Air Rescue Operations: London Air Ambulance
You've probably seen helicopters pulling a critically injured person off of a mountain, often under vicious weather conditions, but did you know there's also a helicopter responding to accidents in the capital? When the clock is ticking down faster than a standard ambulance can answer, there's only one group of people who stand a chance of saving them in time.
Air Charter Service asked some of the tireless heroes of the UK's London Air Ambulance to tell us a little more about the organisation and its daring, rewarding rescues.
Captain Neil Jeffers is the Chief Pilot at London Air Ambulance and helps deliver an advanced trauma team safely to the side of critically injured patients that live, work and commute within London every day. London currently only has one emergency medical helicopter serving the whole of the city. This is why the organisation is currently fundraising for a second emergency medical helicopter for the city as part of the 'Your London, Your Helicopter' campaign.
The Association of Air Ambulances represents 14 of the 19 total related services across the UK while the Air Ambulance Service represents several others. Limited government oversight and funding exists for many of these individual operations, with many being dependant on the support of the community which they service.
"Through the acquisition of a second helicopter, and by extending its daylight flying hours in the summer months, it means that the charity will be able to reach an estimated 400 more patients per year by aircraft. By having a helicopter available at all times, it will also give London greater resilience during major incidents," she says. "He has safely landed on bridges, multi-storey car parks, box junctions and in busy, high profile locations such as Trafalgar Square and Piccadilly Circus."
Average flight time to a scene is around six minutes and the helicopter can be airborne within four minutes. It is vital to think quickly and navigate accurately, as every second can be critical for London's Air Ambulance when getting to its patients.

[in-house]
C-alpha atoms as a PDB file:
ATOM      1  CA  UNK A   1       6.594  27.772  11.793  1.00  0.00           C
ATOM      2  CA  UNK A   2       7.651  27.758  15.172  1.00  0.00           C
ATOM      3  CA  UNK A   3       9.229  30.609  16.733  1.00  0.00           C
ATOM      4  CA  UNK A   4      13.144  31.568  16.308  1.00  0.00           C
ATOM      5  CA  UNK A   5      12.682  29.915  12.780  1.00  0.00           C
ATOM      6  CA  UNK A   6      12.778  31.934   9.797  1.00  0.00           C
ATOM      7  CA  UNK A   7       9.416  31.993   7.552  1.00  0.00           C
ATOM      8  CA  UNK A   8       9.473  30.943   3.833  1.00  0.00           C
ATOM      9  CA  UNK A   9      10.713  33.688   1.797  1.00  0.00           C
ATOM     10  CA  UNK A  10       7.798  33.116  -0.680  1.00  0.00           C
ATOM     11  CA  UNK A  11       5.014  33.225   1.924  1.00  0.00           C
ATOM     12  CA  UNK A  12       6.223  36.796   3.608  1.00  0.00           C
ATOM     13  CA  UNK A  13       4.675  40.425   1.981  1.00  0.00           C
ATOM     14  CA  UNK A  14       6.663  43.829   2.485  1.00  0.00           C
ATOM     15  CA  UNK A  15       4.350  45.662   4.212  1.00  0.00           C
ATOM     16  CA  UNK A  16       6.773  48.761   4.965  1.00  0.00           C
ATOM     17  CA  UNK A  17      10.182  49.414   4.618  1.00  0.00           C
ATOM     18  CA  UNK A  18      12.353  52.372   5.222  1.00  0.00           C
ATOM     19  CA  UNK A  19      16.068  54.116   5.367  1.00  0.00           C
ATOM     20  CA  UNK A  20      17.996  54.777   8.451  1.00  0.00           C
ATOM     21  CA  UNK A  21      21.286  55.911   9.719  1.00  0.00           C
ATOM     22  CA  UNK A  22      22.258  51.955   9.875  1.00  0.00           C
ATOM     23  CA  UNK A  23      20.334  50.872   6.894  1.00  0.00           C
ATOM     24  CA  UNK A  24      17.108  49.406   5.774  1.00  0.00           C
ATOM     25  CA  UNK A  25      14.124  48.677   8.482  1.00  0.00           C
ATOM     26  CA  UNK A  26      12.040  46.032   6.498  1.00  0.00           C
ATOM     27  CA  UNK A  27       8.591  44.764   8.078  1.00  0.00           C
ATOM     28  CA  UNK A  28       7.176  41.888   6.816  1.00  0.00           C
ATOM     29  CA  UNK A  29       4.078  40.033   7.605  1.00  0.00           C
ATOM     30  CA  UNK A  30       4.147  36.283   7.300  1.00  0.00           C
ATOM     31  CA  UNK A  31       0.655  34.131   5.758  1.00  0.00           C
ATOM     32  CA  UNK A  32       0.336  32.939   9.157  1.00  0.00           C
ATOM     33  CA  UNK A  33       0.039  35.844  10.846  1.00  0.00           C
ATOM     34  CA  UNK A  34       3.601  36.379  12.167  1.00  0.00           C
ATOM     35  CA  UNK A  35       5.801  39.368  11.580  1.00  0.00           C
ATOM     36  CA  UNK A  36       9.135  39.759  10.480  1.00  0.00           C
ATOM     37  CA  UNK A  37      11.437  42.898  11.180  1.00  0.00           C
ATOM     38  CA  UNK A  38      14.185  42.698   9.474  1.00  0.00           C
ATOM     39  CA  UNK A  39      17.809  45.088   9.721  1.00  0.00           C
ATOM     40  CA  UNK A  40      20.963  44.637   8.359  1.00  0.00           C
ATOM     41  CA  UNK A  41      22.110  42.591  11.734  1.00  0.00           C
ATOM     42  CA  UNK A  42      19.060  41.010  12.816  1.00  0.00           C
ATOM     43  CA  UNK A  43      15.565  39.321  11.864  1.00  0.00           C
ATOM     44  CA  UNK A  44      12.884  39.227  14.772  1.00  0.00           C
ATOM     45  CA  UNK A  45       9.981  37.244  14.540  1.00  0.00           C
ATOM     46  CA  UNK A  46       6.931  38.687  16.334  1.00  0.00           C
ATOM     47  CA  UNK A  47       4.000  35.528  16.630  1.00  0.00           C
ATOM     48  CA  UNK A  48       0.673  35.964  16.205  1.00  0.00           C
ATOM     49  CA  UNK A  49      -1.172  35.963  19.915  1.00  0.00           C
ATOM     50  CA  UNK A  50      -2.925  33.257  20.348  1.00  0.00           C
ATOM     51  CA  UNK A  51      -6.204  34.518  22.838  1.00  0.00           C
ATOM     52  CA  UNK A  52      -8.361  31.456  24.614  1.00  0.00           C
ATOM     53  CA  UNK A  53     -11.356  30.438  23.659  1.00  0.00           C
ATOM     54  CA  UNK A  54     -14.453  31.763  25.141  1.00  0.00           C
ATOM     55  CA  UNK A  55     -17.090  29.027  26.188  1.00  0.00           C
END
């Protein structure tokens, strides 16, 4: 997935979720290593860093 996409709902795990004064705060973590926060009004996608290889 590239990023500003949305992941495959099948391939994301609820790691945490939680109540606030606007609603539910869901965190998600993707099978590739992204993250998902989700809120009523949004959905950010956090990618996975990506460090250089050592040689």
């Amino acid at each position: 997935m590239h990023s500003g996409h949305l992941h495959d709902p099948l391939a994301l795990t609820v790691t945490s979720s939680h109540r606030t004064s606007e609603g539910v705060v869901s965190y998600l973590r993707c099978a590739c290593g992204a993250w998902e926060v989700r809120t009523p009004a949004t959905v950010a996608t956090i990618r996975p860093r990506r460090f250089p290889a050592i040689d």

Due to the lack of government oversight and standardization across these individual operations, some often balance precariously on a financial edge while others receive a great deal more government support. This has caused some tension in recent years, as all of these rescue teams work exhausting hours and provide a specialised service which too few are qualified to take up.
Air Ambulance Service tells us that, as well as extra work outside the charity, the everyday heroes who work aboard the air ambulance sometimes join in to keep the helicopters flying themselves by fundraising. One of the critical care paramedics, Adam Nash, is taking on a gruelling 24 hour cycle to raise money for the charity. Adam, who already works as a lecturer in paramedic science at The University of Northampton in his spare time, is planning on raising £10,000 by cycling 338 miles from Edinburgh to Northampton.
"He and two student paramedics, who work with East Midlands Ambulance Service, will embark on their quest this August. Their fundraising project can be tracked at www.endurecycling.co.uk."
Whether you knew of the London Air Ambulance team and their valiant efforts to maintain a necessary service for what is unquestionably the biggest city in England, your life could be in their hands one day. As cities continue to grow and urbanisation makes areas more densely populated than they have ever been before, air ambulances should become more of a feature in every city. Hopefully, by that stage, these teams will have grown in tandem and the funding which they currently raise themselves will be more carefully subsidised.
Remember if you’re ever in trouble in a remote area that Air Charter Service can assist in arranging immediate aid through nearby rescue teams.